“Finally, We’re Being Recognized”: An Up-Close and Personal View of the Excluded Workers Fund
Stories and Perspectives from Applicants to the Excluded Workers Fund
The COVID-19 recession brought an extraordinary spike in unemployment: the national rate reached a high of 14.8 percent in April 2020 (Falk et al. 2021). With millions facing unprecedented income volatility, the federal government enacted major income relief programs, which included expanding coverage and payments through the unemployment insurance system and plugging holes in existing coverage for self-employed and independent contractors through the new Pandemic Unemployment Assistance program. Expanded unemployment insurance decreased the number of people living in poverty by millions (Wheaton, Giannarelli, and Dehry 2021). However, millions of people—most notably undocumented workers—were excluded from the expanded unemployment compensation system.
Several states and localities, as well as some private foundations, developed programs to address this gap. The most extensive by a wide margin is the New York State Excluded Workers Fund (EWF), passed as part of the state budget in April 2021. New York was the only state in the country in which undocumented and other excluded workers received unemployment compensation that roughly equaled the amount the standard unemployed labor force received. Between August and October 2021, 130,000 New York workers qualified for one-time payments of $15,600. The funds exhausted faster than anticipated, showing the extent of the need, and an ongoing campaign is urging the state to replenish the fund with an additional $3 billion (NYS DOL 2021).
In a departure from past recessions, immigrants faced disproportionately higher jobless rates throughout the pandemic (Kallick 2022). The economic fallout has been particularly intense for immigrant workers, especially those who are undocumented, because they were concentrated in jobs most affected by the pandemic. Immigrants were disproportionately more likely to have in-person jobs with the highest levels of layoffs in the recession, such as hotel and restaurant workers, retail sales and support (Gould and Kassa 2021), and personal care services such as nail salons. These jobs also typically had low wages and few or no benefits. Undocumented workers are also disproportionately more likely to be in jobs newly recognized as “essential” work (Kerwin and Warren 2020), such as grocery clerks, home health aides, and delivery service workers, which carried a high risk of COVID-19 exposure.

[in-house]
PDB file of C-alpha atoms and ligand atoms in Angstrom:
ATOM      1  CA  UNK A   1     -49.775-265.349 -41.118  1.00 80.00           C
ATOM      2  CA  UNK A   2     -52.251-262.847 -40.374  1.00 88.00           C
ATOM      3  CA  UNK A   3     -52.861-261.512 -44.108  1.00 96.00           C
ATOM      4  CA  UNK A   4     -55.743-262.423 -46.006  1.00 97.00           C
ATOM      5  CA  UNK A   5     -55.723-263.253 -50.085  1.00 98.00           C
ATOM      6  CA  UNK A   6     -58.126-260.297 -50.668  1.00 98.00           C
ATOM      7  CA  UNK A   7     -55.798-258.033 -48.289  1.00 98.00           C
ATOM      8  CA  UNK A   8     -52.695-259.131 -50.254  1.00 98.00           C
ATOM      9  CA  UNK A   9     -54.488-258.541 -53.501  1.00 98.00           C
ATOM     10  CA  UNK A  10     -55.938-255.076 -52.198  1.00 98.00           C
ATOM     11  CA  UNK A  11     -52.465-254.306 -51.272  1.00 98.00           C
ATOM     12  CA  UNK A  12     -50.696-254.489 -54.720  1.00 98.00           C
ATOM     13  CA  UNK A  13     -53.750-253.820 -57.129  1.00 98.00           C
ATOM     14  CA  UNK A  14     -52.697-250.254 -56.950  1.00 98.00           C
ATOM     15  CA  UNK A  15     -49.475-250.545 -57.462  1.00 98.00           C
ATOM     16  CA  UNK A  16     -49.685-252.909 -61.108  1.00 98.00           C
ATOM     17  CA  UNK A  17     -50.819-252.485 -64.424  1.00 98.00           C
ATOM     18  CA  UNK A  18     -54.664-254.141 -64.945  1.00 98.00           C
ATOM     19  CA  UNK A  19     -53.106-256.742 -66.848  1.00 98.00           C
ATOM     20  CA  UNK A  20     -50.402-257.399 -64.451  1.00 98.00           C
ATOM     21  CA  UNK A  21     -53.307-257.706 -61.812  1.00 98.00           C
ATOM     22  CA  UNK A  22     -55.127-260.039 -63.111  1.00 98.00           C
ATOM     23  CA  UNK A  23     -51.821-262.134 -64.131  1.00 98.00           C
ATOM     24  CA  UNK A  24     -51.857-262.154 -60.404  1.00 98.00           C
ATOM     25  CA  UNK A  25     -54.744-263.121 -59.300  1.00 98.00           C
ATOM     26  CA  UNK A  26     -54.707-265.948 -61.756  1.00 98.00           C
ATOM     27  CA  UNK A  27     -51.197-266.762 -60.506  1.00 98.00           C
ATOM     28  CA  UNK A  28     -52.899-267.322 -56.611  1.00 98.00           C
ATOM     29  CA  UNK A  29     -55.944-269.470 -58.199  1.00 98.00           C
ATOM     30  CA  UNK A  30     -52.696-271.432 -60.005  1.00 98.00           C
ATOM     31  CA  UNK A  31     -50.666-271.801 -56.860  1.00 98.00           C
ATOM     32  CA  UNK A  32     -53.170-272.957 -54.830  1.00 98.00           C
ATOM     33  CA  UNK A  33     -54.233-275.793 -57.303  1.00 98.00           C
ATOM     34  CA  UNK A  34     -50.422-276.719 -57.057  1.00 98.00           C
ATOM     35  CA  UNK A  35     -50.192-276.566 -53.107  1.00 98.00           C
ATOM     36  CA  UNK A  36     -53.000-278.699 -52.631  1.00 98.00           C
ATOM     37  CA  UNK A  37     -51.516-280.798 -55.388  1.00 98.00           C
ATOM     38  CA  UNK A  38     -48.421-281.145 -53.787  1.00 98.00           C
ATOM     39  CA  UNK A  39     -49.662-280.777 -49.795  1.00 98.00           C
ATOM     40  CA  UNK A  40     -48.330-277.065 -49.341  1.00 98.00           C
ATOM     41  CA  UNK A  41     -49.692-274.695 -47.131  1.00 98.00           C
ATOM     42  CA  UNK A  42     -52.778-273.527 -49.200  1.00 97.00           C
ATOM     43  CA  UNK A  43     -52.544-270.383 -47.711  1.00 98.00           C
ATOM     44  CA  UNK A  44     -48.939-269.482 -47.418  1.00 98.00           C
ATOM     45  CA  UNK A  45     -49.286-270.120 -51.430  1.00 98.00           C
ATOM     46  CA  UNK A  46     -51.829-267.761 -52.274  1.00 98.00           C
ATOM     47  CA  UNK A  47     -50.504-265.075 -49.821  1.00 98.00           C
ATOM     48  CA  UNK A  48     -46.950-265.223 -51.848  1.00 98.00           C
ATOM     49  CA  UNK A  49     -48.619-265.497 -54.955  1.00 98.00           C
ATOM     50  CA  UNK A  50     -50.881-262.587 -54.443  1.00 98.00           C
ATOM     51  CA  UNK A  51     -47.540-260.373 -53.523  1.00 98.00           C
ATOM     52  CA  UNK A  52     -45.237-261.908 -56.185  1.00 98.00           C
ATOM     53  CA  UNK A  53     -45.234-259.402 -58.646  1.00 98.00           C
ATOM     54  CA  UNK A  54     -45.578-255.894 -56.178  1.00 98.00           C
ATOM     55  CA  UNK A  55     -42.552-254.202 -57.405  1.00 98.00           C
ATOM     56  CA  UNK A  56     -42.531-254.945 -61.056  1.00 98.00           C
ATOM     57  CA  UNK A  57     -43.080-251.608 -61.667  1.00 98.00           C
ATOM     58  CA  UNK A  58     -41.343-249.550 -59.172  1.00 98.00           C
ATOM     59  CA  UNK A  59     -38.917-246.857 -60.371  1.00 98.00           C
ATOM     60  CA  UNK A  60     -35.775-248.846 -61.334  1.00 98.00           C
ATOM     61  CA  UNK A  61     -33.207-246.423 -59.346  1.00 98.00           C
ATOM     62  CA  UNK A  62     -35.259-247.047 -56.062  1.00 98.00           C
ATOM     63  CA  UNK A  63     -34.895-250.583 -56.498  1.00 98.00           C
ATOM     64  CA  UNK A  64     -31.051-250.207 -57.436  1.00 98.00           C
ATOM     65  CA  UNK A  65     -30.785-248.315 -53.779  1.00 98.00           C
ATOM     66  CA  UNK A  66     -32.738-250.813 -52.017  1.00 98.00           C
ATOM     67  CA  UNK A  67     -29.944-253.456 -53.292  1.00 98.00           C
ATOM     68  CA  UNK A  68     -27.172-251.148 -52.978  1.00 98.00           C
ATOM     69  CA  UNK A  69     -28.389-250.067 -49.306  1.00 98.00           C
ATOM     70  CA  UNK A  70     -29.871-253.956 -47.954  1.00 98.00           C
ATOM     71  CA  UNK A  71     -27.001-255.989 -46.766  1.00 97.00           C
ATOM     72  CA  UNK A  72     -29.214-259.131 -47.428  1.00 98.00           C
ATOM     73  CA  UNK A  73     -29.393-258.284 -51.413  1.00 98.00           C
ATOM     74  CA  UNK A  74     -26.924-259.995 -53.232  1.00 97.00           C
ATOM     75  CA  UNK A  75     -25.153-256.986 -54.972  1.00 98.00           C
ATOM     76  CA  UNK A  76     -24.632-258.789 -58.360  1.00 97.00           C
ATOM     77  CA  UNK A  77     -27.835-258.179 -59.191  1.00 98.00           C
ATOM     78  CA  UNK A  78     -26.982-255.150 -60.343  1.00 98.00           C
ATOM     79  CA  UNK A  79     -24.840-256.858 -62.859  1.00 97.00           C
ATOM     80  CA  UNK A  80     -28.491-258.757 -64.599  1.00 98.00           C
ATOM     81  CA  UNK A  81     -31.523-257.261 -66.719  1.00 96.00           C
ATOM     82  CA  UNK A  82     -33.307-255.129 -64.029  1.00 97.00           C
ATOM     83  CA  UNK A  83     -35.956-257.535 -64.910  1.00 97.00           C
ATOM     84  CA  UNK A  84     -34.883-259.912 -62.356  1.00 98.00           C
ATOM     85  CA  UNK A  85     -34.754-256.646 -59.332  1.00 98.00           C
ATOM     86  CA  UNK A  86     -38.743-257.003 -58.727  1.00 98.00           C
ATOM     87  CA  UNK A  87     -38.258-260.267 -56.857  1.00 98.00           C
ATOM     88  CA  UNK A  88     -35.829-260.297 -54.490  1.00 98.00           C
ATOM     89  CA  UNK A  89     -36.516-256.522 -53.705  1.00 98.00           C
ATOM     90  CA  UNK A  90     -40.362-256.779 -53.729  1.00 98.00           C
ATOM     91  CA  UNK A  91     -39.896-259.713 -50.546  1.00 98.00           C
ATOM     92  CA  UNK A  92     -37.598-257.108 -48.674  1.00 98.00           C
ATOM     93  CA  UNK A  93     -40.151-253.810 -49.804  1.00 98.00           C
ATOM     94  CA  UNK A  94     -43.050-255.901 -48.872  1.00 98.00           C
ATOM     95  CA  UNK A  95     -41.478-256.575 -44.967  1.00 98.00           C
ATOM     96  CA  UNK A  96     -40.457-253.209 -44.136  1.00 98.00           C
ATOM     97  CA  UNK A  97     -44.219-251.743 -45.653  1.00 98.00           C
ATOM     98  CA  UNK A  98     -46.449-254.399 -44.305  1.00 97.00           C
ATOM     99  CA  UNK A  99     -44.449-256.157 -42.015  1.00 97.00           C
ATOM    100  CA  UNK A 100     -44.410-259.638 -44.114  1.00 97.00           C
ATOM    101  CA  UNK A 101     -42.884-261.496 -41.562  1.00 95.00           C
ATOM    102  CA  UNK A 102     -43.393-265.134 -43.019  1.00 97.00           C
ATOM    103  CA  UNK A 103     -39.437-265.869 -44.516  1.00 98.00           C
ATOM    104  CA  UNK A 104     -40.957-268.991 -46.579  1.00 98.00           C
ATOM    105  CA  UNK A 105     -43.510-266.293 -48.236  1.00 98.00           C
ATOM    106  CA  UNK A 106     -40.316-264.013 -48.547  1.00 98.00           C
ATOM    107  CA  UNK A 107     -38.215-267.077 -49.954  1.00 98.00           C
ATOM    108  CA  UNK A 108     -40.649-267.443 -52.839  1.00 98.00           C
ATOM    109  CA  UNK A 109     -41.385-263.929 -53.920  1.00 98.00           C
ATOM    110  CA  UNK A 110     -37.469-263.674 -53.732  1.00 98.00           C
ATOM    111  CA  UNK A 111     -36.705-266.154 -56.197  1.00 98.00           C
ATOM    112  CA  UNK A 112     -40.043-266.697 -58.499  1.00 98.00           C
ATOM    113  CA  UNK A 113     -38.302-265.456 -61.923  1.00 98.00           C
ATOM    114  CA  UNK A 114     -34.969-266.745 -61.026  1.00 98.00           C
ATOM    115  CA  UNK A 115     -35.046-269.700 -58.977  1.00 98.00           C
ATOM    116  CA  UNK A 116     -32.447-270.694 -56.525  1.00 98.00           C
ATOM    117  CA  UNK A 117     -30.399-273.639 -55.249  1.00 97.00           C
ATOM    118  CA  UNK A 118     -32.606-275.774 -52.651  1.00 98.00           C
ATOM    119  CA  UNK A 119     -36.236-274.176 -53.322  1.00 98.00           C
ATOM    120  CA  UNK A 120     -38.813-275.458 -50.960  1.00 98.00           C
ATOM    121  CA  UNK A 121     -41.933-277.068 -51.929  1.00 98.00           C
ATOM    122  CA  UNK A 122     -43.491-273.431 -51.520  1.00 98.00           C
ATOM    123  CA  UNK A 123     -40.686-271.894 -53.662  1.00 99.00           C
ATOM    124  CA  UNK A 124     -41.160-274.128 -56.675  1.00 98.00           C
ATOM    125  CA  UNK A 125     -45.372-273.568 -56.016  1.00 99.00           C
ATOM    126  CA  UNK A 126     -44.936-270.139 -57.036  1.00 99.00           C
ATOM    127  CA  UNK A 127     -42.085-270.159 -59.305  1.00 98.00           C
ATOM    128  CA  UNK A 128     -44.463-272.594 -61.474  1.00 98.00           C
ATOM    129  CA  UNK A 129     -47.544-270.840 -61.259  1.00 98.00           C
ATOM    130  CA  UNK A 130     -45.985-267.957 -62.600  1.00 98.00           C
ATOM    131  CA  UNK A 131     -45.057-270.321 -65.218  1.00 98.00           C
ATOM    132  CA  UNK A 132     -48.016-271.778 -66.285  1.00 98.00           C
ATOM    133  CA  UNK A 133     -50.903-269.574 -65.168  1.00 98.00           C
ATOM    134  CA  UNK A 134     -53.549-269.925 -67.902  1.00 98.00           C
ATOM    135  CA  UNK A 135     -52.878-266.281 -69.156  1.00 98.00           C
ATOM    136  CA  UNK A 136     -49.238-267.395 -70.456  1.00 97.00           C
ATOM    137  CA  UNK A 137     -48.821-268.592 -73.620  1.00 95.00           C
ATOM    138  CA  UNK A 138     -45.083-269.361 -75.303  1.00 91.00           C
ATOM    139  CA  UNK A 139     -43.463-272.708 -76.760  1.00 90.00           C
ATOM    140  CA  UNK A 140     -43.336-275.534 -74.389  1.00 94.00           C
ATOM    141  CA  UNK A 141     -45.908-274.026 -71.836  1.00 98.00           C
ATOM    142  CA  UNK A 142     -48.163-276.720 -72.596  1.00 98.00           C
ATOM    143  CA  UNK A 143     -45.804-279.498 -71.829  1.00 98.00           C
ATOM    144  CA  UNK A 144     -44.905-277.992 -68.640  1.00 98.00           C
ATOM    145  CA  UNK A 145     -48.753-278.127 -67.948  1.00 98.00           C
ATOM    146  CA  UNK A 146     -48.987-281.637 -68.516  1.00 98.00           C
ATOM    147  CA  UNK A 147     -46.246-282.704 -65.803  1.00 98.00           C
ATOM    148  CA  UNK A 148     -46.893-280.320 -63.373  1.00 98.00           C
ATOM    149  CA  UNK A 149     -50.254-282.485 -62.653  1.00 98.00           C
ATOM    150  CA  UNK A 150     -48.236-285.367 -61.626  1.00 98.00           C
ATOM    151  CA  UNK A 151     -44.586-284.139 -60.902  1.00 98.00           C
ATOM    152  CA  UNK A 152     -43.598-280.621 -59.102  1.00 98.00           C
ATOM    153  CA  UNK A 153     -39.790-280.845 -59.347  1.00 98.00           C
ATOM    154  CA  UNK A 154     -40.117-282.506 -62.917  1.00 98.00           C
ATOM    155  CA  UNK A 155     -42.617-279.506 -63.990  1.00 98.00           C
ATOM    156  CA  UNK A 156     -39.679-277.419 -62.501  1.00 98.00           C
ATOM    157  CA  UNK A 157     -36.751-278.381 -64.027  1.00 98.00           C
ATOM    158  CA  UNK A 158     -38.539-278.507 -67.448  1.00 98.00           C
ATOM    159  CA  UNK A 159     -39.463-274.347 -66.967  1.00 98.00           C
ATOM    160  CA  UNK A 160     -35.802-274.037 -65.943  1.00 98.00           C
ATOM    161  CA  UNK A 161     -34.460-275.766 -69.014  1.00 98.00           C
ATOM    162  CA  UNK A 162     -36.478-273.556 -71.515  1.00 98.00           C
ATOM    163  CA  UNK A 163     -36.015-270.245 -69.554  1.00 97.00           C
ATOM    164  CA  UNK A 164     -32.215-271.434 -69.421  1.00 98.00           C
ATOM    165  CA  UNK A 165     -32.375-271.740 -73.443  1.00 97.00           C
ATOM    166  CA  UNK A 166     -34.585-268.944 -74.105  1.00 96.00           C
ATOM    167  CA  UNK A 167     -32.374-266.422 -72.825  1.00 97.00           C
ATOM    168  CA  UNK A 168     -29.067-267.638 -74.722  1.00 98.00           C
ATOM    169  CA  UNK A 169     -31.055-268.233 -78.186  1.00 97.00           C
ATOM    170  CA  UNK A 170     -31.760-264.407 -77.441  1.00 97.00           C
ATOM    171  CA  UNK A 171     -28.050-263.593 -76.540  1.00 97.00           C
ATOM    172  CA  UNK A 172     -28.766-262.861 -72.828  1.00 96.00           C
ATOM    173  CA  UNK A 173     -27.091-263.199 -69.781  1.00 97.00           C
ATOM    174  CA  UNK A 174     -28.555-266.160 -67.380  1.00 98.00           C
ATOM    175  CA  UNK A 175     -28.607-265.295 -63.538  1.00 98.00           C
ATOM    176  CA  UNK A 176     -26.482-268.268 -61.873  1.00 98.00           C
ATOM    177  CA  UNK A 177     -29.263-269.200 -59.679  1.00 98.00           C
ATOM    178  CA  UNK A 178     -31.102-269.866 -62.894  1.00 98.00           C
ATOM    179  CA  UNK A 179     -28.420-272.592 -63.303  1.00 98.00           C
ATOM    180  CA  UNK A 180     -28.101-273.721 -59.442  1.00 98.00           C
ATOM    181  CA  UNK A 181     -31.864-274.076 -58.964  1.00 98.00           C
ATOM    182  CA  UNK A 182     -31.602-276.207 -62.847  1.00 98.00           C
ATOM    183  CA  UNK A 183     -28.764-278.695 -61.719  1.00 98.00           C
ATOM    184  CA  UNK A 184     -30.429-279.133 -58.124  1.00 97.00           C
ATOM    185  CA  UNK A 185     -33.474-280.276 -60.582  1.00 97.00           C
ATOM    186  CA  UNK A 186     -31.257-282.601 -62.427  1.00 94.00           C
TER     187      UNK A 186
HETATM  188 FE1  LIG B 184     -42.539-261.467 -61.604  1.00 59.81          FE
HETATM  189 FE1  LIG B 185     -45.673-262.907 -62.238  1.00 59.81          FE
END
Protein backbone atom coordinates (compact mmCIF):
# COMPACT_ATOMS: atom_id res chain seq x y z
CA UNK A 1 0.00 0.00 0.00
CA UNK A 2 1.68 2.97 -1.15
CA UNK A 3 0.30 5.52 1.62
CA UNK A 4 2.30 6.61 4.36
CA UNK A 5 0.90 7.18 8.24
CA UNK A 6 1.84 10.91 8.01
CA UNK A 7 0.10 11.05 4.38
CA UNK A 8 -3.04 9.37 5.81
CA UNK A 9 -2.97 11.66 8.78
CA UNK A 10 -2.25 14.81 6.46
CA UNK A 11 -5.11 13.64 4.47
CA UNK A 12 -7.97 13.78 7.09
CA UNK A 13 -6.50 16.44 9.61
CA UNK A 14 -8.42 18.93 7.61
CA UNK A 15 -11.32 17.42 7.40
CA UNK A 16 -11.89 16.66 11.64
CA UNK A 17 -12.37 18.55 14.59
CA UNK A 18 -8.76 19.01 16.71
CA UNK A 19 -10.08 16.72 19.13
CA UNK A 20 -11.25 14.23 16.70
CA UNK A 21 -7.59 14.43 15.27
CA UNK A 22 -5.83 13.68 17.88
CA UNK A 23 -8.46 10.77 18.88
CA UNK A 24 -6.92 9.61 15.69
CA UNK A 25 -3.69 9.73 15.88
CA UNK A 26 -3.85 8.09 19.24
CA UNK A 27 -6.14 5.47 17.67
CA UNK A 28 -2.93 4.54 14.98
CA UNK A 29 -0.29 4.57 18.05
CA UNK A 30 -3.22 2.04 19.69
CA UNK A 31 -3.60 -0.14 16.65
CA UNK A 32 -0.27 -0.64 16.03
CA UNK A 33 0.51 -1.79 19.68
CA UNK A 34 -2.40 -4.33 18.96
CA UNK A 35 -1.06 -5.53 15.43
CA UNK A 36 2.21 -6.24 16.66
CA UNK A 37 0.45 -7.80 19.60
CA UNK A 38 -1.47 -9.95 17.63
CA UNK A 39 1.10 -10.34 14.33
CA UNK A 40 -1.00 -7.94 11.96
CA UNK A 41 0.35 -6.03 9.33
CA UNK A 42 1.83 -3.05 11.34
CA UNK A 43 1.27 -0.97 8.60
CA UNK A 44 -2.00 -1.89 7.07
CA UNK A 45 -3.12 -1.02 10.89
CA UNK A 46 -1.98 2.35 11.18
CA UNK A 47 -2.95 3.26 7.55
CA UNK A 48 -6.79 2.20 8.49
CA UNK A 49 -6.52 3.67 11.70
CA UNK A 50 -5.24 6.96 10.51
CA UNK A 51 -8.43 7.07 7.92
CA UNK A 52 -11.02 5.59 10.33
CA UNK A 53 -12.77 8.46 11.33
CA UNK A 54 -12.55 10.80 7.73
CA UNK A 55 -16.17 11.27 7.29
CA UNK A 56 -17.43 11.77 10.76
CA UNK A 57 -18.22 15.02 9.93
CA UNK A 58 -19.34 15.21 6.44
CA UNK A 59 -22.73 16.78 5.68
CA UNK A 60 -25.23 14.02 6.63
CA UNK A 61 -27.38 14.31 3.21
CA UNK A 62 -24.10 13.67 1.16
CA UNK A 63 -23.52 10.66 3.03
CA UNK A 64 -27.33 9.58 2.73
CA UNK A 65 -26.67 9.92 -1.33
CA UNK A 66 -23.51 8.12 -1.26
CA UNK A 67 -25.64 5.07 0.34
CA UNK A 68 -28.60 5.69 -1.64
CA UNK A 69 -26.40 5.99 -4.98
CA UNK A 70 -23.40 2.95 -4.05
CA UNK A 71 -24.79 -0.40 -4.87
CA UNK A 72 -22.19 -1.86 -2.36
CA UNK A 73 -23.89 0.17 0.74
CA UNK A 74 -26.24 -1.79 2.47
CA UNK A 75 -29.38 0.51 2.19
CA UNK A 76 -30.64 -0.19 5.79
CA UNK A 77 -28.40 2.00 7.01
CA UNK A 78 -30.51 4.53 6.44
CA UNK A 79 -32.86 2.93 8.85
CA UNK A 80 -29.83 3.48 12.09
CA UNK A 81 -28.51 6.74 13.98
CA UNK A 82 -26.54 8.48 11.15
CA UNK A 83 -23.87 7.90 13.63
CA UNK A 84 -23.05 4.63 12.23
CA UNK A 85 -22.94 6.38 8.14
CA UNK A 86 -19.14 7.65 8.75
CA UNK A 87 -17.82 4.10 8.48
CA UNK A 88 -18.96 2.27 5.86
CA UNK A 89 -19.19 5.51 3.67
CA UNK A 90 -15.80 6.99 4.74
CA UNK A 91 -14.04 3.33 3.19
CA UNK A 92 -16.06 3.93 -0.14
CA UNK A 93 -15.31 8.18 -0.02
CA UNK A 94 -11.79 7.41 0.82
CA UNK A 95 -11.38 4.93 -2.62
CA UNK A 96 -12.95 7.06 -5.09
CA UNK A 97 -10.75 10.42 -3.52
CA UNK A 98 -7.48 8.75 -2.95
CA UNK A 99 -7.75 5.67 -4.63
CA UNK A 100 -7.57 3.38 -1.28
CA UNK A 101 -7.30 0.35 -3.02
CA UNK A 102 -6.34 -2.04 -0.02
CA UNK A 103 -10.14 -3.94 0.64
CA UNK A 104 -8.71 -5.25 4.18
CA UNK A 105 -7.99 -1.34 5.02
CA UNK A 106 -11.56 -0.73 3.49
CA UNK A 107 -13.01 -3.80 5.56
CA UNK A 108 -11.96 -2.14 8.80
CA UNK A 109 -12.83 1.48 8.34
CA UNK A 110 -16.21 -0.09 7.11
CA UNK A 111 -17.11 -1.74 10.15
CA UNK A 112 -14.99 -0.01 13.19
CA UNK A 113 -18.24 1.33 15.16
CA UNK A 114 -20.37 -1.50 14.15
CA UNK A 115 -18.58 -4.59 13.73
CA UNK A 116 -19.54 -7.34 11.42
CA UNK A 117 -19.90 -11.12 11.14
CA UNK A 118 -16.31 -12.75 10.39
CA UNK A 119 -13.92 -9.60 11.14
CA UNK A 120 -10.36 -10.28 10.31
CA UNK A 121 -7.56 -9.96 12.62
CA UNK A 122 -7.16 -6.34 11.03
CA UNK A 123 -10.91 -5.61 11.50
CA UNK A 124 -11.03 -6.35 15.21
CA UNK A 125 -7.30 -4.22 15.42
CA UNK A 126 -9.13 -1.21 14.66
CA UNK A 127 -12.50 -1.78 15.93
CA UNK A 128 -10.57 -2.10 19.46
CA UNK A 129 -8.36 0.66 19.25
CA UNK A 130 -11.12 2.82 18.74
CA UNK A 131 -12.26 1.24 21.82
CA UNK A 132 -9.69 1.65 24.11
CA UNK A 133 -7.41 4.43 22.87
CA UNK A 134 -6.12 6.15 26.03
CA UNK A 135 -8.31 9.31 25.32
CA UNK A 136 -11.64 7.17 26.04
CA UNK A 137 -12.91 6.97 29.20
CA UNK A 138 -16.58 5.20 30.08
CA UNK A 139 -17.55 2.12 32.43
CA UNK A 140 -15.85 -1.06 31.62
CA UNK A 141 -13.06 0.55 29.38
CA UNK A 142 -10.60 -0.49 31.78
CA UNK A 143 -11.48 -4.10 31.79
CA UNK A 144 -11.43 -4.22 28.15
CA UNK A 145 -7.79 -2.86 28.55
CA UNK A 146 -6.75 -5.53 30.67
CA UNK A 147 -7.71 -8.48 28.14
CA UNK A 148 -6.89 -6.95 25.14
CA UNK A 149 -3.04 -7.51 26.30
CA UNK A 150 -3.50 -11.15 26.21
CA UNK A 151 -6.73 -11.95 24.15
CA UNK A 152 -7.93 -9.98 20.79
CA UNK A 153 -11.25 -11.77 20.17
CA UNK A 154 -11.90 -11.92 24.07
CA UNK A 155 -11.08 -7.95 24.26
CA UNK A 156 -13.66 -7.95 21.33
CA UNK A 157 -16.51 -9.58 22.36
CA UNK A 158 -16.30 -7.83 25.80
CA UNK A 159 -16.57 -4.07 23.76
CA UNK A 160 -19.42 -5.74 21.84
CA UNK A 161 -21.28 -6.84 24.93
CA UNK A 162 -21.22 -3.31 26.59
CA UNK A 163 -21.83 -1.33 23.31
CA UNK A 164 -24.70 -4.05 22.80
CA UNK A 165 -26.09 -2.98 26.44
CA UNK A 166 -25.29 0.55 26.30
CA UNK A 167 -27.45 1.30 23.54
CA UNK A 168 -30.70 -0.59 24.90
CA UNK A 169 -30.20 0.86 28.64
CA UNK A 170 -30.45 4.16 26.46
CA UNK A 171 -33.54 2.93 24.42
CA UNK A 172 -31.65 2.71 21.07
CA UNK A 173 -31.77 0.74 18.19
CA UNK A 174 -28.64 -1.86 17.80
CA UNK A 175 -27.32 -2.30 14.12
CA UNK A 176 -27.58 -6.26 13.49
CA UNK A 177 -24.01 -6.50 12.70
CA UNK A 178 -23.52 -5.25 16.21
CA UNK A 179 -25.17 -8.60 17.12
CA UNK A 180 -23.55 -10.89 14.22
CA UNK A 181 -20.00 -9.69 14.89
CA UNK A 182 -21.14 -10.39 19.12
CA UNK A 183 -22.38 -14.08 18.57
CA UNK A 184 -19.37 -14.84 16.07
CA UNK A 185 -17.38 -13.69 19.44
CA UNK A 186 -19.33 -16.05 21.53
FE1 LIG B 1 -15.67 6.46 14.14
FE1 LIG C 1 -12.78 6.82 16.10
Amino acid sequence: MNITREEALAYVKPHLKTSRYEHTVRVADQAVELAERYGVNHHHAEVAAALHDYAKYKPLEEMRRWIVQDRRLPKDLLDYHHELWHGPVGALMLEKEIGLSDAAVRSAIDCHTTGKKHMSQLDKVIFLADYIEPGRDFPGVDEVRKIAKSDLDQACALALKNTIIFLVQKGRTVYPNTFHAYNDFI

To learn more about the impacts of the fund on families and communities, we conducted nine interviews with community-based organizations that supported the application process and 15 interviews with fund applicants. We explored themes related to how people used the fund, the fund’s implications for well-being, and who the fund missed.
The experiences reported here take on heightened importance as New York State considers replenishing this fund and as other states and localities consider implementation of similar programs. Our interviews show that workers who qualified but did not receive the payments continue to struggle with basic needs, such as housing and food for their families. For those who received the benefit, however, the fund provided a critical bridge over the worst of the pandemic recession and encouraged steps toward greater social inclusion and civic engagement for workers and their families.
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This is a joint publication of Immigration Research Institute and the Urban Institute.